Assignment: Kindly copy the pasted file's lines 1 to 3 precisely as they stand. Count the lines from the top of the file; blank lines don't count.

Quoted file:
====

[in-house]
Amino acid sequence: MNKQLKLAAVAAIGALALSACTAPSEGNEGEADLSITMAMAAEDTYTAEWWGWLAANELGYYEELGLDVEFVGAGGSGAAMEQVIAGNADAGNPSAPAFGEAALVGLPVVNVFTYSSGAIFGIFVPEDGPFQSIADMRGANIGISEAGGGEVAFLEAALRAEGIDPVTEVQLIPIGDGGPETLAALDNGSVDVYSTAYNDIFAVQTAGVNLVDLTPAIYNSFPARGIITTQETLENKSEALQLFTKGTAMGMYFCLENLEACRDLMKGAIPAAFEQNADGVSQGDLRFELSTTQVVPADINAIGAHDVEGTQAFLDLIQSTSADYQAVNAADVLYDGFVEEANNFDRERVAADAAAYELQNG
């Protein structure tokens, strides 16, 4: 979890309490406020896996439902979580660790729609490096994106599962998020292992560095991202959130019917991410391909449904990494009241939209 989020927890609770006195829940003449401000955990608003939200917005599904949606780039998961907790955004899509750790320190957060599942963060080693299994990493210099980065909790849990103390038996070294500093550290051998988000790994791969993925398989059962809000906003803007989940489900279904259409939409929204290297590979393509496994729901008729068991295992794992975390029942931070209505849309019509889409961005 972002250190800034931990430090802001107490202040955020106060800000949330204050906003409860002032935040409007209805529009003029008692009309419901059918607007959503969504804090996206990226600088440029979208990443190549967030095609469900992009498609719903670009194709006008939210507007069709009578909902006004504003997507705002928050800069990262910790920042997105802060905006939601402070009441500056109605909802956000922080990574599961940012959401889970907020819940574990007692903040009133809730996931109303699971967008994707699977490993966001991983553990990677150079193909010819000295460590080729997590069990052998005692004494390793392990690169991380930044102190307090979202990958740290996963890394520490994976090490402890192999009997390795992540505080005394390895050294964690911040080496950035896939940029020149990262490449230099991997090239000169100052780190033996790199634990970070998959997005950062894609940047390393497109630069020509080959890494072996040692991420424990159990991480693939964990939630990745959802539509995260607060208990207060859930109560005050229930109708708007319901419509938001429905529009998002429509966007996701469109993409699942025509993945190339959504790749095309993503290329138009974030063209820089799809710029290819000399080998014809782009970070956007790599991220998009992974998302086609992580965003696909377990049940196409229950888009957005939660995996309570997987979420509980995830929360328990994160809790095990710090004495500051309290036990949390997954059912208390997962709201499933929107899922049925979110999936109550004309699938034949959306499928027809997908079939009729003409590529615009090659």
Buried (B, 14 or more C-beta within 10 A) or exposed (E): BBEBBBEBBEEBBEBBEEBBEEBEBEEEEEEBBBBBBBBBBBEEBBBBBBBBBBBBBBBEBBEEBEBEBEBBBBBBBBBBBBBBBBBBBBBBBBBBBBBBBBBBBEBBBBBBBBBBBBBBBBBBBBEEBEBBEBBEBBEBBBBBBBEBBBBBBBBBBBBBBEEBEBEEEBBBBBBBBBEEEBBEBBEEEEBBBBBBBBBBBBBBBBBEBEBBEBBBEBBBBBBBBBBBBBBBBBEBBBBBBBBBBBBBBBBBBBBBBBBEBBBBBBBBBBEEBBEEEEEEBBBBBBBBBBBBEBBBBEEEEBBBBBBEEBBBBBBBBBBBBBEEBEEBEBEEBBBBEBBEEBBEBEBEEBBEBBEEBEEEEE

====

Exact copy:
[in-house]
Amino acid sequence: MNKQLKLAAVAAIGALALSACTAPSEGNEGEADLSITMAMAAEDTYTAEWWGWLAANELGYYEELGLDVEFVGAGGSGAAMEQVIAGNADAGNPSAPAFGEAALVGLPVVNVFTYSSGAIFGIFVPEDGPFQSIADMRGANIGISEAGGGEVAFLEAALRAEGIDPVTEVQLIPIGDGGPETLAALDNGSVDVYSTAYNDIFAVQTAGVNLVDLTPAIYNSFPARGIITTQETLENKSEALQLFTKGTAMGMYFCLENLEACRDLMKGAIPAAFEQNADGVSQGDLRFELSTTQVVPADINAIGAHDVEGTQAFLDLIQSTSADYQAVNAADVLYDGFVEEANNFDRERVAADAAAYELQNG
């Protein structure tokens, strides 16, 4: 979890309490406020896996439902979580660790729609490096994106599962998020292992560095991202959130019917991410391909449904990494009241939209 989020927890609770006195829940003449401000955990608003939200917005599904949606780039998961907790955004899509750790320190957060599942963060080693299994990493210099980065909790849990103390038996070294500093550290051998988000790994791969993925398989059962809000906003803007989940489900279904259409939409929204290297590979393509496994729901008729068991295992794992975390029942931070209505849309019509889409961005 972002250190800034931990430090802001107490202040955020106060800000949330204050906003409860002032935040409007209805529009003029008692009309419901059918607007959503969504804090996206990226600088440029979208990443190549967030095609469900992009498609719903670009194709006008939210507007069709009578909902006004504003997507705002928050800069990262910790920042997105802060905006939601402070009441500056109605909802956000922080990574599961940012959401889970907020819940574990007692903040009133809730996931109303699971967008994707699977490993966001991983553990990677150079193909010819000295460590080729997590069990052998005692004494390793392990690169991380930044102190307090979202990958740290996963890394520490994976090490402890192999009997390795992540505080005394390895050294964690911040080496950035896939940029020149990262490449230099991997090239000169100052780190033996790199634990970070998959997005950062894609940047390393497109630069020509080959890494072996040692991420424990159990991480693939964990939630990745959802539509995260607060208990207060859930109560005050229930109708708007319901419509938001429905529009998002429509966007996701469109993409699942025509993945190339959504790749095309993503290329138009974030063209820089799809710029290819000399080998014809782009970070956007790599991220998009992974998302086609992580965003696909377990049940196409229950888009957005939660995996309570997987979420509980995830929360328990994160809790095990710090004495500051309290036990949390997954059912208390997962709201499933929107899922049925979110999936109550004309699938034949959306499928027809997908079939009729003409590529615009090659």